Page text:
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  • Alternative Character Interpretation: In the 1992 movie, Curley's wife is far more sympathetic than in the book - specifically, the scene in which she crosses the Moral Event Horizon by threatening to have Crooks lynched is omitted. The director wanted her depicted more as a "sad angel" rather than the vampish character she appeared to be in the novel.
  • It Was His Sled: Lennie dies.
  • Jerkass Woobie: Arguably Curley's wife.
  • The Scrappy: No one likes Curley.
  • Squick: Curley's glove. It's not the Vaseline, it's what he's using the Vaseline for.
  • Tear Jerker: "And George raised the gun and steadied it, and he brought the muzzle of it close to the back of Lennie's head. The hand shook violently, but his face set and his hand steadied. He pulled the trigger. The crash of the shot rolled up the hills and rolled down again. Lennie jarred, and then settled slowly forward to the sand, and he lay without quivering."
  • Weird Al Effect: George and Lennie are far better known to modern audiences as characters regularly spoofed in Looney Tunes and Tex Avery cartoons ("Which way did he go, George? Which way did he go?") Tex Avery even made a cartoon based on the character Lennie called "Lonesome Lenny".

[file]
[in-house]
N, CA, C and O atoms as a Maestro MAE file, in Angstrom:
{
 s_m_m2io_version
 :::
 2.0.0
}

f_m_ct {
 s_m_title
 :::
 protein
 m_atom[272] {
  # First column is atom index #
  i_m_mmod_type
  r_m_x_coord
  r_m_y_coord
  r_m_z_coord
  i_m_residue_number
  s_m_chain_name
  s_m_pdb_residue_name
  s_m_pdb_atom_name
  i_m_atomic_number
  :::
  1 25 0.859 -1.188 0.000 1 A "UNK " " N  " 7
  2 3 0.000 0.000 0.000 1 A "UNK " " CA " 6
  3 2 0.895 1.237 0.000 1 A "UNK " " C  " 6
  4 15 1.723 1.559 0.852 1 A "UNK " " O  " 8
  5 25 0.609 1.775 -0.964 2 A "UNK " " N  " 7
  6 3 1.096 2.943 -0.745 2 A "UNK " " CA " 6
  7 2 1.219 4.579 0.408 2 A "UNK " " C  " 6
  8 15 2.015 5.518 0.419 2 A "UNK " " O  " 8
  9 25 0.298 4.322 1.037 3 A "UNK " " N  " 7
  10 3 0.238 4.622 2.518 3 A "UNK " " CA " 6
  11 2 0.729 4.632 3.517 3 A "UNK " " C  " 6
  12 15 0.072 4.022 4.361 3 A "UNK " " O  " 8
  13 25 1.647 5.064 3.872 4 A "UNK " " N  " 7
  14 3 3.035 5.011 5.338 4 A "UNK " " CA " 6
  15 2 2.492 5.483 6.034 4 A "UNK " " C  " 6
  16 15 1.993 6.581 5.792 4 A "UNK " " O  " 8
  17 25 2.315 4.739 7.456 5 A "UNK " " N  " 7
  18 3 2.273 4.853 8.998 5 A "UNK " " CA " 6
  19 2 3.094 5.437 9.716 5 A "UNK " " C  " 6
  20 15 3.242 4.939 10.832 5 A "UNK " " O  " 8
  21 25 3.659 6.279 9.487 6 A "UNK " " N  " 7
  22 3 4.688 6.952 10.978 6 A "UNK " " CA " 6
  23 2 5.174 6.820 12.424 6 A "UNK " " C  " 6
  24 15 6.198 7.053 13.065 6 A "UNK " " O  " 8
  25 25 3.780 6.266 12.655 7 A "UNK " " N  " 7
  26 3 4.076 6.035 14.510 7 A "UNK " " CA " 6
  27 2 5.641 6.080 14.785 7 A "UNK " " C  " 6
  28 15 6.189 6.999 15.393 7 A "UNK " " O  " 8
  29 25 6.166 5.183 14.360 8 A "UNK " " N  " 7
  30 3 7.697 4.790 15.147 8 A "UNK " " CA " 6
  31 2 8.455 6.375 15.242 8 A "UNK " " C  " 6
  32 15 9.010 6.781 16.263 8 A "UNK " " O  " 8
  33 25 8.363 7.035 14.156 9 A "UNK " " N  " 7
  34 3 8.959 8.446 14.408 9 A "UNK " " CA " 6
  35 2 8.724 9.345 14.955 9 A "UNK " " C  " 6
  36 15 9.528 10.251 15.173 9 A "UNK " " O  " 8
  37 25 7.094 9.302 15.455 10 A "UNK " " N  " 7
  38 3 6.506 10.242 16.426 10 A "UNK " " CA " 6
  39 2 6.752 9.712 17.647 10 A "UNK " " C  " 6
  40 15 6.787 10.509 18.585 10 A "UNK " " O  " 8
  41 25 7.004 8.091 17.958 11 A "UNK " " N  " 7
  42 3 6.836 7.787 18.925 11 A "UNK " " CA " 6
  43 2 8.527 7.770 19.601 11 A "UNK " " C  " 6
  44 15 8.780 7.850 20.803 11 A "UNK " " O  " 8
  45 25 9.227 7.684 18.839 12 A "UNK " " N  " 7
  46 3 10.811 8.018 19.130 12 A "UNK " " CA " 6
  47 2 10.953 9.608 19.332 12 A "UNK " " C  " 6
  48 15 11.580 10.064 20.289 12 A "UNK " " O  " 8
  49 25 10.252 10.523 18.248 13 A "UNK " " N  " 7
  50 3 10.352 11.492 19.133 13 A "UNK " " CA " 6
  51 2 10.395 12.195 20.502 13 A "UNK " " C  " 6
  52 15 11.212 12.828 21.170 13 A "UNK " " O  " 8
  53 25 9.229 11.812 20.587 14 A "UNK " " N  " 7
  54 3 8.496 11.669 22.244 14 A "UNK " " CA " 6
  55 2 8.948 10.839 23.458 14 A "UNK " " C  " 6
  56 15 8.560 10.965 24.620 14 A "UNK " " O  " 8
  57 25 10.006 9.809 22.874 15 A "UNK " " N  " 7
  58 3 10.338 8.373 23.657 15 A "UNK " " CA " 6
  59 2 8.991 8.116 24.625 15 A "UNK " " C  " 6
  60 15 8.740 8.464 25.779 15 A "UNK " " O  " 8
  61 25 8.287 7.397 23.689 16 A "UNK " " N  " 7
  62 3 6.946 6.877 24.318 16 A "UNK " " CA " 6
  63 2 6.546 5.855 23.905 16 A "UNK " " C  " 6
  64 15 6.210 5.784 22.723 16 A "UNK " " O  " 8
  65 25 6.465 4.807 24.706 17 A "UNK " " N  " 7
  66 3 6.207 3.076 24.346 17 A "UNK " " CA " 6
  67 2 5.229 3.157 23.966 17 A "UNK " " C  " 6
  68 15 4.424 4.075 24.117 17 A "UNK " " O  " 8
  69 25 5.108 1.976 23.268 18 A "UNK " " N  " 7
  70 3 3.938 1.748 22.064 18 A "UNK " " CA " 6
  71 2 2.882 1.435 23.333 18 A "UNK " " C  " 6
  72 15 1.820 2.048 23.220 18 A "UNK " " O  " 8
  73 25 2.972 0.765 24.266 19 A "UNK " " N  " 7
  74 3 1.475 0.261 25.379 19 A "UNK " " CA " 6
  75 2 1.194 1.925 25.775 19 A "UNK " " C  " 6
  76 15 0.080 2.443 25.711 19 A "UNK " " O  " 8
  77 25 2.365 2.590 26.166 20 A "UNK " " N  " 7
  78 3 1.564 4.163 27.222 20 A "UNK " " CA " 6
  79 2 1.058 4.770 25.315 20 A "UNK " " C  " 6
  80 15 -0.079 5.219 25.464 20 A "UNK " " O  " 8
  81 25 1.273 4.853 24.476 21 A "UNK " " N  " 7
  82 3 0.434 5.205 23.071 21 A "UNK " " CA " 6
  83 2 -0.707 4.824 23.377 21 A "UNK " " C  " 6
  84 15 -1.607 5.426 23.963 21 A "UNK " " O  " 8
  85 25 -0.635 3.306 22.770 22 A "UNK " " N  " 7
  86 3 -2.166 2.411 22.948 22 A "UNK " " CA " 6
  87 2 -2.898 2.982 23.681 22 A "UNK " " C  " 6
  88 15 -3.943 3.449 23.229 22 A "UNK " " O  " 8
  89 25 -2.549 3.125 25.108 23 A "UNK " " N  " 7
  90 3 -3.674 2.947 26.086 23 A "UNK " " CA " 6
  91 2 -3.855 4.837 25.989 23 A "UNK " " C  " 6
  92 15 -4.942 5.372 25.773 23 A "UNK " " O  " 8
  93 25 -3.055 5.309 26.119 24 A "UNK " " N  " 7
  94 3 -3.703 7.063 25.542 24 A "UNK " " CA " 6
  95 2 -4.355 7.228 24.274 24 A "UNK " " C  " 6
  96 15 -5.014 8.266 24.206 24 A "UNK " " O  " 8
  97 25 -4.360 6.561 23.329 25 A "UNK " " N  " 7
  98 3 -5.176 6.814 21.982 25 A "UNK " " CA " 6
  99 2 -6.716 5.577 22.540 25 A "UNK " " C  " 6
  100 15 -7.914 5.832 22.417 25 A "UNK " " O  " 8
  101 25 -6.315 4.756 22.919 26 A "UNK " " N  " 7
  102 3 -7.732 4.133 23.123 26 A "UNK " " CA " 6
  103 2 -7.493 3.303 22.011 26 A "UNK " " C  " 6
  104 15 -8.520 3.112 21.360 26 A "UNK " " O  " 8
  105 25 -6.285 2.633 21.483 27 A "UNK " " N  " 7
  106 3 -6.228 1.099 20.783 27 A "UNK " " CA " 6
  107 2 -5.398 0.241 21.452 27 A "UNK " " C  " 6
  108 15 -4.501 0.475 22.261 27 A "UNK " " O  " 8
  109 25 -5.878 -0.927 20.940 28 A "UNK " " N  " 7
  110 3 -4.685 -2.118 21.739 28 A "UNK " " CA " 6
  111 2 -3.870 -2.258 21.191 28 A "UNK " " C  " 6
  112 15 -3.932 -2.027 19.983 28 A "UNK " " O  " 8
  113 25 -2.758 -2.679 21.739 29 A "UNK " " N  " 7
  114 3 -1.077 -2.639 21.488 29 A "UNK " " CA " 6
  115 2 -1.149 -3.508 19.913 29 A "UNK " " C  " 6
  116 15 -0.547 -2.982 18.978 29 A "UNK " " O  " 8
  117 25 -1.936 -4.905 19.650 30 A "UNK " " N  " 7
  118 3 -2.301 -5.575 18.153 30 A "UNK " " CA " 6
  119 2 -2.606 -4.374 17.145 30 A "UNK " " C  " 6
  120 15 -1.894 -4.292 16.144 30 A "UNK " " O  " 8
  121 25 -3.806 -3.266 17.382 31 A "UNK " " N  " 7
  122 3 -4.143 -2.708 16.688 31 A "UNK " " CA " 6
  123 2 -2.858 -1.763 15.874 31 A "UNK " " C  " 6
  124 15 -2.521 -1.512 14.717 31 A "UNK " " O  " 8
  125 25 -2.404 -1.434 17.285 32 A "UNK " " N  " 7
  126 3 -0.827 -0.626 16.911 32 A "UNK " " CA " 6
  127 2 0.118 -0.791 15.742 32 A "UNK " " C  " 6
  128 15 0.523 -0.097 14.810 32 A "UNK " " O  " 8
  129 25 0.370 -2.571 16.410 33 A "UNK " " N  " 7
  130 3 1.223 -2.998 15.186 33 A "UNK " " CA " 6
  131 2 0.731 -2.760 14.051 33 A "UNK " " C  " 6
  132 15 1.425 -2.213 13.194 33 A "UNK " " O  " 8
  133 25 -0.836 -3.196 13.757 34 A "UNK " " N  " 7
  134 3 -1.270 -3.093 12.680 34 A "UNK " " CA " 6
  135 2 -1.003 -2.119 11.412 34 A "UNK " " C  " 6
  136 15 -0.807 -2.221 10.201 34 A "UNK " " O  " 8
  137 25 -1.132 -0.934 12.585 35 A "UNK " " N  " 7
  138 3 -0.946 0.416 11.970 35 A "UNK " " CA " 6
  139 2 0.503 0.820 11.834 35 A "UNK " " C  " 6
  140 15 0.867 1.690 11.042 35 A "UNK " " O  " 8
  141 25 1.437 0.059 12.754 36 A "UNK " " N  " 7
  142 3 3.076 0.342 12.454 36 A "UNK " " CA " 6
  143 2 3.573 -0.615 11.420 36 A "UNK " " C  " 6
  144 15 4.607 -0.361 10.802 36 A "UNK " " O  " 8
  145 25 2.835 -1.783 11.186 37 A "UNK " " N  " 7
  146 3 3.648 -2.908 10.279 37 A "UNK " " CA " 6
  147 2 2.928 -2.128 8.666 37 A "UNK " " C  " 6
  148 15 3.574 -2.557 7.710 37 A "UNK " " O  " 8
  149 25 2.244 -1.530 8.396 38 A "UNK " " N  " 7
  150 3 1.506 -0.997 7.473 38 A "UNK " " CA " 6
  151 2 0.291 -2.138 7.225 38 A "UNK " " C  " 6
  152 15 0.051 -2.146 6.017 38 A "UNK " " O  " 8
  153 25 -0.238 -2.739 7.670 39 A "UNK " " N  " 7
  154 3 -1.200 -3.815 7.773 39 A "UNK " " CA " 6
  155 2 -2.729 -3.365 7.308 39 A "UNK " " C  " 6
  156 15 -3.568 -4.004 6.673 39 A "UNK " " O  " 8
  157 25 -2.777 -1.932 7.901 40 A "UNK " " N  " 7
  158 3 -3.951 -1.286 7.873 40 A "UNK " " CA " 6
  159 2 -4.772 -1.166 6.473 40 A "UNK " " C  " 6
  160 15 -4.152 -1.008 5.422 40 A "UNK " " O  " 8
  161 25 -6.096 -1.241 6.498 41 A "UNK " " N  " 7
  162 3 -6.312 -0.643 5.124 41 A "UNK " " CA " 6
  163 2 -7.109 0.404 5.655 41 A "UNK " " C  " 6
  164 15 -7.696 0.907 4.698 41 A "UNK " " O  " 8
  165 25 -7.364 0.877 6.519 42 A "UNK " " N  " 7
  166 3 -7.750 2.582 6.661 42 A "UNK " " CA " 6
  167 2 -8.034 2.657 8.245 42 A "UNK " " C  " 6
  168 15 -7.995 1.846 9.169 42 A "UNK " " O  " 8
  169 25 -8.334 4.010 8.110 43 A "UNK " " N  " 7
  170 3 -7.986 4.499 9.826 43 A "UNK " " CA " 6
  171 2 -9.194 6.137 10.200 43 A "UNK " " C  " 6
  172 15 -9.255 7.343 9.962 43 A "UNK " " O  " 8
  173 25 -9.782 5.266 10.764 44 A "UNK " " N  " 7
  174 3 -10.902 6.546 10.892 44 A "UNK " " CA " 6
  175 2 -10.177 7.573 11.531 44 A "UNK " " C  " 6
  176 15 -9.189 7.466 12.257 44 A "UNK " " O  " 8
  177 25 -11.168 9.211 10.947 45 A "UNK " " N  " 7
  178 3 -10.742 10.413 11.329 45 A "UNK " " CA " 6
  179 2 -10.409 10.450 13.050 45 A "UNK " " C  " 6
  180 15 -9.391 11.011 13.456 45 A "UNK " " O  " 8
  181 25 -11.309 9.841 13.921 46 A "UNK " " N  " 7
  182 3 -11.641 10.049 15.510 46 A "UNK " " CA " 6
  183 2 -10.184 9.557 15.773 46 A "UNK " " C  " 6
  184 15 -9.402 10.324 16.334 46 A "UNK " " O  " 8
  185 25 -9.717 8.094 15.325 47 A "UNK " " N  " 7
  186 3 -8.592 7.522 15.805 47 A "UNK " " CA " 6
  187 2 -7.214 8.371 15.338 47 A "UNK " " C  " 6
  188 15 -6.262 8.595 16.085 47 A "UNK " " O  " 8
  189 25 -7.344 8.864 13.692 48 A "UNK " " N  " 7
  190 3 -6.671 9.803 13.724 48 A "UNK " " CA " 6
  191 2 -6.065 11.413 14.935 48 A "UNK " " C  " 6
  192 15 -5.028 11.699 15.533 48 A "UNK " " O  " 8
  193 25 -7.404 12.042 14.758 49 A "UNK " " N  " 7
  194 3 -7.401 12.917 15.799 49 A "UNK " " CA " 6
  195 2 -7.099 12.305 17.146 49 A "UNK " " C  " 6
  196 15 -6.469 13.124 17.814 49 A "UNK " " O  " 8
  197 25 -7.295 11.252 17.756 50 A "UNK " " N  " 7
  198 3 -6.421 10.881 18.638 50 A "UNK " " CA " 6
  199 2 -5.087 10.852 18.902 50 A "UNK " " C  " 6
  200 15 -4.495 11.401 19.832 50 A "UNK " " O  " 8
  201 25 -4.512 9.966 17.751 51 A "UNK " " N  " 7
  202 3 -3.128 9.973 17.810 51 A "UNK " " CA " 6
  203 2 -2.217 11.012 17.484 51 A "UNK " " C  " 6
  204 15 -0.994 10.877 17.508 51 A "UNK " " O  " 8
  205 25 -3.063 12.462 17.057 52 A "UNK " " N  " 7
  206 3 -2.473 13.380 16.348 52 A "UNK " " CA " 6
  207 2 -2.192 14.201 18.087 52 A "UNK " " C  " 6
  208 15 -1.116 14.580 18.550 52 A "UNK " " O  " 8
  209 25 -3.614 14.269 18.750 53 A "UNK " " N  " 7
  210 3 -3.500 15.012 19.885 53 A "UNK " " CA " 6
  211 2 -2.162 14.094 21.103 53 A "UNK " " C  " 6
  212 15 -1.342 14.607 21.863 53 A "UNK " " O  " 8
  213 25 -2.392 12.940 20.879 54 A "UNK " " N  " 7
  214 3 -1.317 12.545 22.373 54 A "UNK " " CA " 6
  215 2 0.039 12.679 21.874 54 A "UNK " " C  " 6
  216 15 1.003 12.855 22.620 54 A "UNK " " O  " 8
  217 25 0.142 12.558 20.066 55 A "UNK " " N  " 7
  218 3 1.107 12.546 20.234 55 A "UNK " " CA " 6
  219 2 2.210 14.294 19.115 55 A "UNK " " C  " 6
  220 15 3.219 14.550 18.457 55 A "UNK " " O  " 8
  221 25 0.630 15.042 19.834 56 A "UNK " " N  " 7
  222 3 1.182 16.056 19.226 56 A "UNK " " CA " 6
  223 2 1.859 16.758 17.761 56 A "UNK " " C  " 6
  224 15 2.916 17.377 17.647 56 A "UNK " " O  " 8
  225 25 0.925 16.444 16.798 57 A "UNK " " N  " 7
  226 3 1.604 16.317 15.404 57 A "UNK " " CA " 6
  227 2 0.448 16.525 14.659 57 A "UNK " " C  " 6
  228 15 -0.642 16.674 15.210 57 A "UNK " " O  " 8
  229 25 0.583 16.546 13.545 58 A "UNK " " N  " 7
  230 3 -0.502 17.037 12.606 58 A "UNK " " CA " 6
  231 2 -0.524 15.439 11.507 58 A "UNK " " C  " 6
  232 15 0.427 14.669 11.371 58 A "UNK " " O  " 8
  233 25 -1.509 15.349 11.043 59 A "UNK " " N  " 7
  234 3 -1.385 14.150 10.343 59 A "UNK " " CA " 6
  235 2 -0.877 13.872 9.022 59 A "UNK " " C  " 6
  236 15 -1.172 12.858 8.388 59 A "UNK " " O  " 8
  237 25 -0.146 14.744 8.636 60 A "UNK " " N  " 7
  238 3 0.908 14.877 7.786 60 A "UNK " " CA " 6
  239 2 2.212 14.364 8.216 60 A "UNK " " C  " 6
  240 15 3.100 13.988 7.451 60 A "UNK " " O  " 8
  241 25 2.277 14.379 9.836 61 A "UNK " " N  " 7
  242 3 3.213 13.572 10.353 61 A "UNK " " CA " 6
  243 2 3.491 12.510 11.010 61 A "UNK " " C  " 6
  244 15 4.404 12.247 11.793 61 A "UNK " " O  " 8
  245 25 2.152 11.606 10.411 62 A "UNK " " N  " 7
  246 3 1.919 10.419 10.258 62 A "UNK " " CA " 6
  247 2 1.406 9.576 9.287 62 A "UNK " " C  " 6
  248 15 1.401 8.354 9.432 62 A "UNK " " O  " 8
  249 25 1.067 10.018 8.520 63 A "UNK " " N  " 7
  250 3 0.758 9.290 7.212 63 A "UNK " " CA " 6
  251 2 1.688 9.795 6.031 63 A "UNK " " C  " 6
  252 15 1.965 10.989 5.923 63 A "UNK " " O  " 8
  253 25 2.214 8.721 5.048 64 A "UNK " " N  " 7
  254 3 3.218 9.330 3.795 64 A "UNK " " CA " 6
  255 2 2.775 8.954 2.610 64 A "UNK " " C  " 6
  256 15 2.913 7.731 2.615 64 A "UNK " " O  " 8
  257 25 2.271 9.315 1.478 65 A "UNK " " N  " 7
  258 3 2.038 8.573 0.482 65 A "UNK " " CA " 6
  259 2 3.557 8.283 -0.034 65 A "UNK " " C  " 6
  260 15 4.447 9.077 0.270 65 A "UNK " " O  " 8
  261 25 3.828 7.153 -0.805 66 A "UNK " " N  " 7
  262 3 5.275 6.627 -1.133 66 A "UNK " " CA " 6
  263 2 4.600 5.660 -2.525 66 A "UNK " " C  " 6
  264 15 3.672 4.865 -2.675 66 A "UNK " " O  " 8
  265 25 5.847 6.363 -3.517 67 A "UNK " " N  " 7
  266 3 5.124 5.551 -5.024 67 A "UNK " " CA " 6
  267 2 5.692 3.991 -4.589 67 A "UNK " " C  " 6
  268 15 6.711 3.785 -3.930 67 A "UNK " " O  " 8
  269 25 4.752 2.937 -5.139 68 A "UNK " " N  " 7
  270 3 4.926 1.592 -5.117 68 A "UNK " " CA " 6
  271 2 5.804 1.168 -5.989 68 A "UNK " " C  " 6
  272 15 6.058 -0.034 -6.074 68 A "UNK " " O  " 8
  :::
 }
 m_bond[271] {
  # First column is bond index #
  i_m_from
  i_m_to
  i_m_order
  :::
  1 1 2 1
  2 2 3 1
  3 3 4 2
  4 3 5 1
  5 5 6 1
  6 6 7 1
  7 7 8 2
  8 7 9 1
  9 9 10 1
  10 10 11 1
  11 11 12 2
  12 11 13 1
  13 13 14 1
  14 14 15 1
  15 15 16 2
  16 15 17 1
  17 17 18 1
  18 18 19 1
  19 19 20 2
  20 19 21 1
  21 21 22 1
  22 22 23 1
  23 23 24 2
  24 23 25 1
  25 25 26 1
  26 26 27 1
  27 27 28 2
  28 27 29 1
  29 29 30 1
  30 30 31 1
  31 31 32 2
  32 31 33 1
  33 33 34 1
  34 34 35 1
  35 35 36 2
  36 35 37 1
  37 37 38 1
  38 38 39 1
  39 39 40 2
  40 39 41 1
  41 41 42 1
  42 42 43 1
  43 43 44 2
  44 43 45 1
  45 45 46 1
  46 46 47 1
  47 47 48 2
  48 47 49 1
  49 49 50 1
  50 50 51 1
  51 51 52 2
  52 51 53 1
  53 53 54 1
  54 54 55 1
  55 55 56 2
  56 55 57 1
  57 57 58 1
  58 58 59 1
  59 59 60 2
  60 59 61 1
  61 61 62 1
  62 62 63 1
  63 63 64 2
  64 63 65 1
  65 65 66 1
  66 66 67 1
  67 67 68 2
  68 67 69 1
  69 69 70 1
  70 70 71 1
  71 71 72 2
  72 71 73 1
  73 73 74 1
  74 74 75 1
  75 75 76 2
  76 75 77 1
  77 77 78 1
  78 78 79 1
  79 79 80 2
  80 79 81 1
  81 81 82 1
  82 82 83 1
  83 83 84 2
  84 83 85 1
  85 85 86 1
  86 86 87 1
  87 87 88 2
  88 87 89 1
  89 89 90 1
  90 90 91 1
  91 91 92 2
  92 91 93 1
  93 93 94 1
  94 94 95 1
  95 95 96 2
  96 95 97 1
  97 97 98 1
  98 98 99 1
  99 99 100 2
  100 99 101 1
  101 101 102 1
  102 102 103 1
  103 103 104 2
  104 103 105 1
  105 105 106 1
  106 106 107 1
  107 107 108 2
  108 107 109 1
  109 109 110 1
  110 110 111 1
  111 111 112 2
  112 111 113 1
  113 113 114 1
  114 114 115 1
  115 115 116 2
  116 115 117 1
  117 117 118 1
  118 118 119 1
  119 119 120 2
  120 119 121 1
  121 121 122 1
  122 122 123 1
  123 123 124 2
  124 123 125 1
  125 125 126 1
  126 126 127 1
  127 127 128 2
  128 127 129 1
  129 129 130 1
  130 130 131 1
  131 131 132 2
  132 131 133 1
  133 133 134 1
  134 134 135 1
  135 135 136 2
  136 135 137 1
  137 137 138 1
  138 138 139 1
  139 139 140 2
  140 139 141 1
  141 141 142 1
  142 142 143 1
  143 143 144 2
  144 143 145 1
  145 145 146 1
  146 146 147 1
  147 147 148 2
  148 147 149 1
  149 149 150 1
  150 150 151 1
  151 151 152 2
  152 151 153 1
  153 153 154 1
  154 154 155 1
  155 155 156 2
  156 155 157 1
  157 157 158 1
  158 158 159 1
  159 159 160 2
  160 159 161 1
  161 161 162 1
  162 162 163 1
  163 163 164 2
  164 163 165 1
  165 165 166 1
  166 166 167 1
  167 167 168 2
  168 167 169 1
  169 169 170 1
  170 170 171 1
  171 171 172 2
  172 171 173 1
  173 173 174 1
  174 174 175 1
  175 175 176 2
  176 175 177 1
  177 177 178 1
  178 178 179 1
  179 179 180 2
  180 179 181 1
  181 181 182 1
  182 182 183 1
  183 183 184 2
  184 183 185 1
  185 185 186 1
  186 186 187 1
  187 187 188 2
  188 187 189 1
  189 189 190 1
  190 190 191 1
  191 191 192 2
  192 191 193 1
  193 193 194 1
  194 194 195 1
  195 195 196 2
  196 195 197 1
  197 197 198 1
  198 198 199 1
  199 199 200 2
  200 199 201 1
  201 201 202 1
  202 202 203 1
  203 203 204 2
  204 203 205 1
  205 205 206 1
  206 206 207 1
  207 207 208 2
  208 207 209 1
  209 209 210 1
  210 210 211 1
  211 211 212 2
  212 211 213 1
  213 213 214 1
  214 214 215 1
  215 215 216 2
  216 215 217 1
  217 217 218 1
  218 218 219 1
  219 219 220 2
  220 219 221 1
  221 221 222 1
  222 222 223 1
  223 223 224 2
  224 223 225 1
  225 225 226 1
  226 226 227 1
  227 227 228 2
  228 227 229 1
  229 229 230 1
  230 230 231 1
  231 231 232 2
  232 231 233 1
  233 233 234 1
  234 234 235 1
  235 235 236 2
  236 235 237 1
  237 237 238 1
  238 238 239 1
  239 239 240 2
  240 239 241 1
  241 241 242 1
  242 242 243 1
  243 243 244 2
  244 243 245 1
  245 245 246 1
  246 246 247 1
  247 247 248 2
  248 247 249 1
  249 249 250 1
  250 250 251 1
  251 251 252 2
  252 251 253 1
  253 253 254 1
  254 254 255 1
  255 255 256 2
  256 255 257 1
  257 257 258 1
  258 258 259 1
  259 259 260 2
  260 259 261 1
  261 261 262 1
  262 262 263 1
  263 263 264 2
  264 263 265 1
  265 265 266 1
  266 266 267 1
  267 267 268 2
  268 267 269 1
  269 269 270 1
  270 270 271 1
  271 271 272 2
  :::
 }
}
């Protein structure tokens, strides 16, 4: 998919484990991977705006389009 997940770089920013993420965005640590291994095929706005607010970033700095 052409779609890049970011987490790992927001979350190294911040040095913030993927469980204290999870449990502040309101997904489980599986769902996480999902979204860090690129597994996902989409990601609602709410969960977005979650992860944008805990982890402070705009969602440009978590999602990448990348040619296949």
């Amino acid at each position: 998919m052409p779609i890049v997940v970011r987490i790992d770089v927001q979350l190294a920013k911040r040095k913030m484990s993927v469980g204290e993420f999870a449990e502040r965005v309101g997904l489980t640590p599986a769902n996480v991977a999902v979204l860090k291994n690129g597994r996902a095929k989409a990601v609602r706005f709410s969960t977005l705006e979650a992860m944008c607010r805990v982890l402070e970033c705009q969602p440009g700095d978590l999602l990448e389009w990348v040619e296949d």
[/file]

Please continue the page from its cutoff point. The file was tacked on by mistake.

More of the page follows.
• The Woobie: George. The man constantly loses his job and seems like he actually is a pretty nice guy, but he has to endure a lot of pain since he travels with Lennie. He causes George to frequently lose his job and be on the run and George can't have a social life because he always has to take care of Lennie AND he forced himself to shoot Lennie. You gotta feel a LITTLE sorry for him because of that.
    • Lennie, too. However goofy it may be, the scene in which he gets internal dialogue (with the aunt who raised him and with a rabbit) is utterly heartbreaking; he blames himself for everything that goes wrong in George's life, and his biggest fear is being abandoned. And all he really wants to do is hold little animals.